Despite the precipitous selloff of emerging-market equities, the group’s long-term growth story remains intact. We highlight the best strategy for patient investors looking to add exposure to this theme.
Excess capacity and weak demand growth have weighed on commodity prices and soured investor sentiment toward the mining industry. But efforts to slash capital expenditures and operating expenses should help our favorite names to dig their way out of this hole over the next two years.
After three years of underperforming, Asia’s emerging markets could surprise to the upside in 2014. Not only have equity markets discounted the structural challenges that these nations face, but also the bar of expectations for regional economic growth and stock markets remain quite low.
Central banks' accommodative monetary policies, coupled with accelerating economic activity in the US and the recovery under way in the eurozone, should benefit emerging markets, especially those that rely heavily on exports to these regions.
Our outlook for global economic expansion bodes well for equity markets, especially those that have lagged over the past 12 months. We prefer emerging markets that have a current account surplus and significant exposure to global trade.
Unlike the infamous Pets.com and other casualties of the tech bust in 2000--outfits that generated more hype than profits--many of today’s Internet companies have developed profitable business models and are here to stay. But this growth story is far from over, especially in China, the world’s quintessential emerging economy.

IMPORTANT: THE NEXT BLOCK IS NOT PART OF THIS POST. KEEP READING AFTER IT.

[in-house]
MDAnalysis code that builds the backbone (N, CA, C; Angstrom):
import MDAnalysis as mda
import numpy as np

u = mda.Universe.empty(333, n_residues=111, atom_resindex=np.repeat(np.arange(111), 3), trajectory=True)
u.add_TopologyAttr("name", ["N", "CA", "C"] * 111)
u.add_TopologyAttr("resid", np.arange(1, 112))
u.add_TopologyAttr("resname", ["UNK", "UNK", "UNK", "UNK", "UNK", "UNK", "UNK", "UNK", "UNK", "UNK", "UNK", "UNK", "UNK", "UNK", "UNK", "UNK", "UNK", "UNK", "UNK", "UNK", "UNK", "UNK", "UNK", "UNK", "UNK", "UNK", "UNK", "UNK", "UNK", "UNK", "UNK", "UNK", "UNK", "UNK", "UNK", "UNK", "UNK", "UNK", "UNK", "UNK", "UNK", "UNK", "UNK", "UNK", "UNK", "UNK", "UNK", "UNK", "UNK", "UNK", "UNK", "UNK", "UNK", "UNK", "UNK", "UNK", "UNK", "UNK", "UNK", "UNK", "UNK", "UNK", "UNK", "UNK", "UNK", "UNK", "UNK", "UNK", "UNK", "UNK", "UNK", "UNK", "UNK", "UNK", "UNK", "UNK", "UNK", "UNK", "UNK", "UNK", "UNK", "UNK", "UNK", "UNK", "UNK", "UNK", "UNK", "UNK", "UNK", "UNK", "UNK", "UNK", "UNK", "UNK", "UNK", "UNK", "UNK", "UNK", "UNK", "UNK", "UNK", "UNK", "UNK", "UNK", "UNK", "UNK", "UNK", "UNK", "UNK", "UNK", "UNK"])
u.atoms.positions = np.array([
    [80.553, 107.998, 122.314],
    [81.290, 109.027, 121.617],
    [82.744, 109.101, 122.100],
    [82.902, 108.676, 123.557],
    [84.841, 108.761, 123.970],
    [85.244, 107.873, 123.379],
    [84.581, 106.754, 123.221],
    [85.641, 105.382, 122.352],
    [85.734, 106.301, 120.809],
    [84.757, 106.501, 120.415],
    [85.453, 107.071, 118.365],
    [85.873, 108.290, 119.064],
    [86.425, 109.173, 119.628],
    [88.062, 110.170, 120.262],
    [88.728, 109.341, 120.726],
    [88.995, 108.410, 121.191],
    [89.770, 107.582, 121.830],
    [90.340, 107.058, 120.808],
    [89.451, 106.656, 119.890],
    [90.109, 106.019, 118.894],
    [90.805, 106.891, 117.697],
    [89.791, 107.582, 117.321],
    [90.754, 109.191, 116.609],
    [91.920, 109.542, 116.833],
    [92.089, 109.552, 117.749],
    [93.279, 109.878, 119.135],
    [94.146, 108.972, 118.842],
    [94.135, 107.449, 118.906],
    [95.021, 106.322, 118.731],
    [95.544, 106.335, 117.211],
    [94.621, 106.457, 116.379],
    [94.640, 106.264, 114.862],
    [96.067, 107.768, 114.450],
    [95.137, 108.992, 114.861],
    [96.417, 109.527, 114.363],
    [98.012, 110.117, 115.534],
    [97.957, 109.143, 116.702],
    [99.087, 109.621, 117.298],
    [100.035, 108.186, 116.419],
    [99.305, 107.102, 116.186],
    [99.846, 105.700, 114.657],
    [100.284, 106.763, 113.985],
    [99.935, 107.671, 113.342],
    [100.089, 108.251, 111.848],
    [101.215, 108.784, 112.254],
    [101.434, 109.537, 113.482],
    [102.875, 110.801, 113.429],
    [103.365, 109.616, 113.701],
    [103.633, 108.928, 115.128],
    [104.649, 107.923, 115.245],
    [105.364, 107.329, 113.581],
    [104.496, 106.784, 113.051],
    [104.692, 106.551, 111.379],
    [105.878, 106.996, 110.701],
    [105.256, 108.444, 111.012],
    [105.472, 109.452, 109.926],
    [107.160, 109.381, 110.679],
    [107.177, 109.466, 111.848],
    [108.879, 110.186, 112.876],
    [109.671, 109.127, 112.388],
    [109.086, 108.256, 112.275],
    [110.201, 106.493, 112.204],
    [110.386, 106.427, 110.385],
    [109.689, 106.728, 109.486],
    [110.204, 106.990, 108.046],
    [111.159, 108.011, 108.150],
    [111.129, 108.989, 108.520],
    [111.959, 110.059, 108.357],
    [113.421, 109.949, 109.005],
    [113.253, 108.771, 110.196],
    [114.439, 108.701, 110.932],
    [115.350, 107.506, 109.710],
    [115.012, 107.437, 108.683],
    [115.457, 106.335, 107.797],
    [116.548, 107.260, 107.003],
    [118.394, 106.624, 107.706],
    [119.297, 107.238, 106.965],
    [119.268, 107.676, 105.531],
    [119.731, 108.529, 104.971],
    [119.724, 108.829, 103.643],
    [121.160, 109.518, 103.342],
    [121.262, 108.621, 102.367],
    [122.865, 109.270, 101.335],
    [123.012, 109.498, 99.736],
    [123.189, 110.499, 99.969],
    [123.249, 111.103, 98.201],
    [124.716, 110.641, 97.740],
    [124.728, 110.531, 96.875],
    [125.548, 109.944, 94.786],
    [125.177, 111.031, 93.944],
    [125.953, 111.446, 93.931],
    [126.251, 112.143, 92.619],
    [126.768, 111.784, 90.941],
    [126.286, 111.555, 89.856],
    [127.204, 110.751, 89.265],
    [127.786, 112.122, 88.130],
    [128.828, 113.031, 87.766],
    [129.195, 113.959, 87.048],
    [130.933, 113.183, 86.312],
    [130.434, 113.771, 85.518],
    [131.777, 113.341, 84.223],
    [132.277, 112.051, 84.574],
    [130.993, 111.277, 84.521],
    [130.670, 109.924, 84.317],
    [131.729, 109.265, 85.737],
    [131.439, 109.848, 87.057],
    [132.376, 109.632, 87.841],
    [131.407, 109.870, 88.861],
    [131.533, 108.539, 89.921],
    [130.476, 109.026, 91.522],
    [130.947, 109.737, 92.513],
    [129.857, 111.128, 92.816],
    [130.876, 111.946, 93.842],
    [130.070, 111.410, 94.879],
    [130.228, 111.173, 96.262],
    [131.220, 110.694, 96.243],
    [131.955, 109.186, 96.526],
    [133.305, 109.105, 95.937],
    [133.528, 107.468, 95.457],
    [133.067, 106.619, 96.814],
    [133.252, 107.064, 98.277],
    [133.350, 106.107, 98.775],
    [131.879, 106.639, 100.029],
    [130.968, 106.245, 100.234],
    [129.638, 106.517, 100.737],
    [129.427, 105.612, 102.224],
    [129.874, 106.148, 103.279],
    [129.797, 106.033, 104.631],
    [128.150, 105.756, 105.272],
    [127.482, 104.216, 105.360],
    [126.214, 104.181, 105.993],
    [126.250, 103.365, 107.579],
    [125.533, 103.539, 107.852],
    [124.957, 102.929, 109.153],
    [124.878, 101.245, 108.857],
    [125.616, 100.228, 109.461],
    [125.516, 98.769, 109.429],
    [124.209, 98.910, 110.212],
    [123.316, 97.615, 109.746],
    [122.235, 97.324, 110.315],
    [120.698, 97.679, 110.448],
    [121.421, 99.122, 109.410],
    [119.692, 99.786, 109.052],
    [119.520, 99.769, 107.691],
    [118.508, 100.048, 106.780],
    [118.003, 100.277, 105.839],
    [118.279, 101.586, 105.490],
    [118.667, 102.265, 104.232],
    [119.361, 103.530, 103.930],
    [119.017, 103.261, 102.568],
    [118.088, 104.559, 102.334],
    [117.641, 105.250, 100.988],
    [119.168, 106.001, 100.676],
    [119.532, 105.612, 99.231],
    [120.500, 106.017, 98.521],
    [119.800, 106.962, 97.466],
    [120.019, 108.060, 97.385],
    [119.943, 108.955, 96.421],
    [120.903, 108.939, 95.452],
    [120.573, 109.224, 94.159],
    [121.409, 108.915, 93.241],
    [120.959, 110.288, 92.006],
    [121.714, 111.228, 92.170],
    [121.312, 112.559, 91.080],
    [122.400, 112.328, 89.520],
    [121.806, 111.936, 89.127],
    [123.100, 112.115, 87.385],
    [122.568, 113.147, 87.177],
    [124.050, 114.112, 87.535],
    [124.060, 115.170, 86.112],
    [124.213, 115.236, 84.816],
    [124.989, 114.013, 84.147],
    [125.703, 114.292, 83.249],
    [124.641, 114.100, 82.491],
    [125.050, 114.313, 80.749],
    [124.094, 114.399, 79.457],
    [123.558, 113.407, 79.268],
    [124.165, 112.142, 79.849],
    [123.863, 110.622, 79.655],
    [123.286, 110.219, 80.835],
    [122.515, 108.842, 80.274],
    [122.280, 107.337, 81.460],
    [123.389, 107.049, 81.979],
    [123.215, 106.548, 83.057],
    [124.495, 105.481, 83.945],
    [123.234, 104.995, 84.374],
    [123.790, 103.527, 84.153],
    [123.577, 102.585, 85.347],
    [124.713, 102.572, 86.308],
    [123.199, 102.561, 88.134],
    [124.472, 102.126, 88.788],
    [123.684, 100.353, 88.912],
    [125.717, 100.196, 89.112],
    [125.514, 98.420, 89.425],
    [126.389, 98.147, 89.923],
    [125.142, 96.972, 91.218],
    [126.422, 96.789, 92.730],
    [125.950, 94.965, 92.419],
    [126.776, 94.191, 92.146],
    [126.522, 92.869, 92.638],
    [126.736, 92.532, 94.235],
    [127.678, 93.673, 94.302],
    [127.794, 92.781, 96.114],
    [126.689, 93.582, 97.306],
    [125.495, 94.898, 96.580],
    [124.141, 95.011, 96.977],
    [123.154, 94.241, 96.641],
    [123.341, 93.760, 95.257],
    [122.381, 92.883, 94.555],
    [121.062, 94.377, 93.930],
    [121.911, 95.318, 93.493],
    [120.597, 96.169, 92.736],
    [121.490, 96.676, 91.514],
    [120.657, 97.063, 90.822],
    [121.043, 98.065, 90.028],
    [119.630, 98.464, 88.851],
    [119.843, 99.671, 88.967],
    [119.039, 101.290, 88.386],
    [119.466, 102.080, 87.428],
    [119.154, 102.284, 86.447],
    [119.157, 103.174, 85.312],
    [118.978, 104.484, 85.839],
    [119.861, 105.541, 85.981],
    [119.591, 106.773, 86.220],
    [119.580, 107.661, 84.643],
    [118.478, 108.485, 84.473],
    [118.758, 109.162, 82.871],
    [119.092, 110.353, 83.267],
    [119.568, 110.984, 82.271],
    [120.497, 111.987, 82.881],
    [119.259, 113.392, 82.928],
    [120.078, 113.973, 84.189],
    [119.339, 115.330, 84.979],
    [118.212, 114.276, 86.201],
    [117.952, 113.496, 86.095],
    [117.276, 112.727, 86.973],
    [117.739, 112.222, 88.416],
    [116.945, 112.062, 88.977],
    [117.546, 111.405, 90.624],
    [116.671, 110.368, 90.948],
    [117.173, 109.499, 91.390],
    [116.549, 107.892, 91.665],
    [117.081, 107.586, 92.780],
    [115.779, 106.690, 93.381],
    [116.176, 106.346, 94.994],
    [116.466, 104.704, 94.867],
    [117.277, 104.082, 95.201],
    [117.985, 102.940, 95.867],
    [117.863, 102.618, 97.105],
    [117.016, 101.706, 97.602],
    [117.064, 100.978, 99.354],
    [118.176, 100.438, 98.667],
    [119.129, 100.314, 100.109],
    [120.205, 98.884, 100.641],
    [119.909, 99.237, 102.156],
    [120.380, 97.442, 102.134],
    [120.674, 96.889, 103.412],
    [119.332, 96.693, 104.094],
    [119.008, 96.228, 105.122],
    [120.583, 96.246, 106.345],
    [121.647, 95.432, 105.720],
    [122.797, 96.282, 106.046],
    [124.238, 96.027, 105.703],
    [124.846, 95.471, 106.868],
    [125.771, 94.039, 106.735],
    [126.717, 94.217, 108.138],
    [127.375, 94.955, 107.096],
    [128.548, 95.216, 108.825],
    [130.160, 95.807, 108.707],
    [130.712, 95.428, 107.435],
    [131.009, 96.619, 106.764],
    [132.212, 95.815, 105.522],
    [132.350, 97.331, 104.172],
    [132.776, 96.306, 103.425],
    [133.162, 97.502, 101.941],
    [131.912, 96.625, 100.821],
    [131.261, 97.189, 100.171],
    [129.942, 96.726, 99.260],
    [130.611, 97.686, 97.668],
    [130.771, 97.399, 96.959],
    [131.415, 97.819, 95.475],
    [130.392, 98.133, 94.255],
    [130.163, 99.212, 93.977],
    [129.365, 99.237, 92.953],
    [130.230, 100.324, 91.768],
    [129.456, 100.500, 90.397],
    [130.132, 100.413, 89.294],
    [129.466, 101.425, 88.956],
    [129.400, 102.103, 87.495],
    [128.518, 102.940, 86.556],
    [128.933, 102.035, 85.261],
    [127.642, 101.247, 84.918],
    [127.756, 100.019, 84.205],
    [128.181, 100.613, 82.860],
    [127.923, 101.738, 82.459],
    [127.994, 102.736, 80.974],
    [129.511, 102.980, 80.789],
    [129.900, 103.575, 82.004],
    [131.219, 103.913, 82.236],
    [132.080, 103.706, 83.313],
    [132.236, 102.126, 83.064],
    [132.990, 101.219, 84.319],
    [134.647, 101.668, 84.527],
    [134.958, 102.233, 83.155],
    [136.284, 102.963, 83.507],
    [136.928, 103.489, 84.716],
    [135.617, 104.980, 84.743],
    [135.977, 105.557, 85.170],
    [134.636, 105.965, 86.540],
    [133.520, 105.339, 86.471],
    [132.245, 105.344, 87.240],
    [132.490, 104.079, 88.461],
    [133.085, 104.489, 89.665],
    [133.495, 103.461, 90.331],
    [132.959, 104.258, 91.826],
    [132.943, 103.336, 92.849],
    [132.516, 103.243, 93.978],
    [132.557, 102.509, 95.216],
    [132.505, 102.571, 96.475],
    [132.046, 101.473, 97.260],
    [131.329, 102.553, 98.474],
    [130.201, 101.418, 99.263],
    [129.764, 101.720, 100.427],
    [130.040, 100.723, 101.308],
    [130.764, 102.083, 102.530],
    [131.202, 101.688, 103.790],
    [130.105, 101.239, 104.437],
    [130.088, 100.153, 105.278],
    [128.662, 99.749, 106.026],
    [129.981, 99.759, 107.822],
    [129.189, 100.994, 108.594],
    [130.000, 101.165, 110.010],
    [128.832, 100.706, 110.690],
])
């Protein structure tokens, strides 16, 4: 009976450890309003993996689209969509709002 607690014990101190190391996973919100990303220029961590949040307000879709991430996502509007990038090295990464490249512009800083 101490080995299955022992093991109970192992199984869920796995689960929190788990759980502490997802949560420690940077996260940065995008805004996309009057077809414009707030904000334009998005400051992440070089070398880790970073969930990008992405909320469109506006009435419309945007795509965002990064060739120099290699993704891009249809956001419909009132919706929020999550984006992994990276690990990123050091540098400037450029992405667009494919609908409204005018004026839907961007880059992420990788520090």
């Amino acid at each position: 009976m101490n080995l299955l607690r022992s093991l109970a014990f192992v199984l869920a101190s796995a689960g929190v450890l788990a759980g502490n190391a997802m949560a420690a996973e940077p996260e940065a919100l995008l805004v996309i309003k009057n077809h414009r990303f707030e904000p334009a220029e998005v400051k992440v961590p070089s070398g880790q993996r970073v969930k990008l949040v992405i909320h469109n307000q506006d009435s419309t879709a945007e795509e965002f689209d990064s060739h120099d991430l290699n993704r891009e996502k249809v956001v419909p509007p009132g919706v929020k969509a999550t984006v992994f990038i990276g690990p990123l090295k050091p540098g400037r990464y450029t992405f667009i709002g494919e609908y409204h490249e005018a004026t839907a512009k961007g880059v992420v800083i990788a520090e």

Welcome to the bear market for the once-booming global mining complex. With prices of copper, gold and other mined commodities sliding, the prices of the world’s largest mining companies have approached valuations not seen since the nadir of the 2008-09 bear market. But there's gold in this downtrodden sector--especially for hardy income-seeking investors with the patience to wait for a turnaround.
Trying to pick a winner in the increasingly competitive handset and tablet market is a risky endeavor. Instead, investors should focus on names that benefit from growing demand for mobile devices regardless of which handset maker comes out on top.
Although worries about heightened systemic risk in China’s financial system appear legitimate, the People's Bank of China made its point loud and clear when it allowed the overnight Shanghai Interbank Offered Rate to spike on June 20. Here's what it means for investors.
Investors with a longer time horizon should take advantage of periodic weakness to build positions in inexpensive markets that offer real upside potential. Asia’s emerging markets fit the bill on both accounts.
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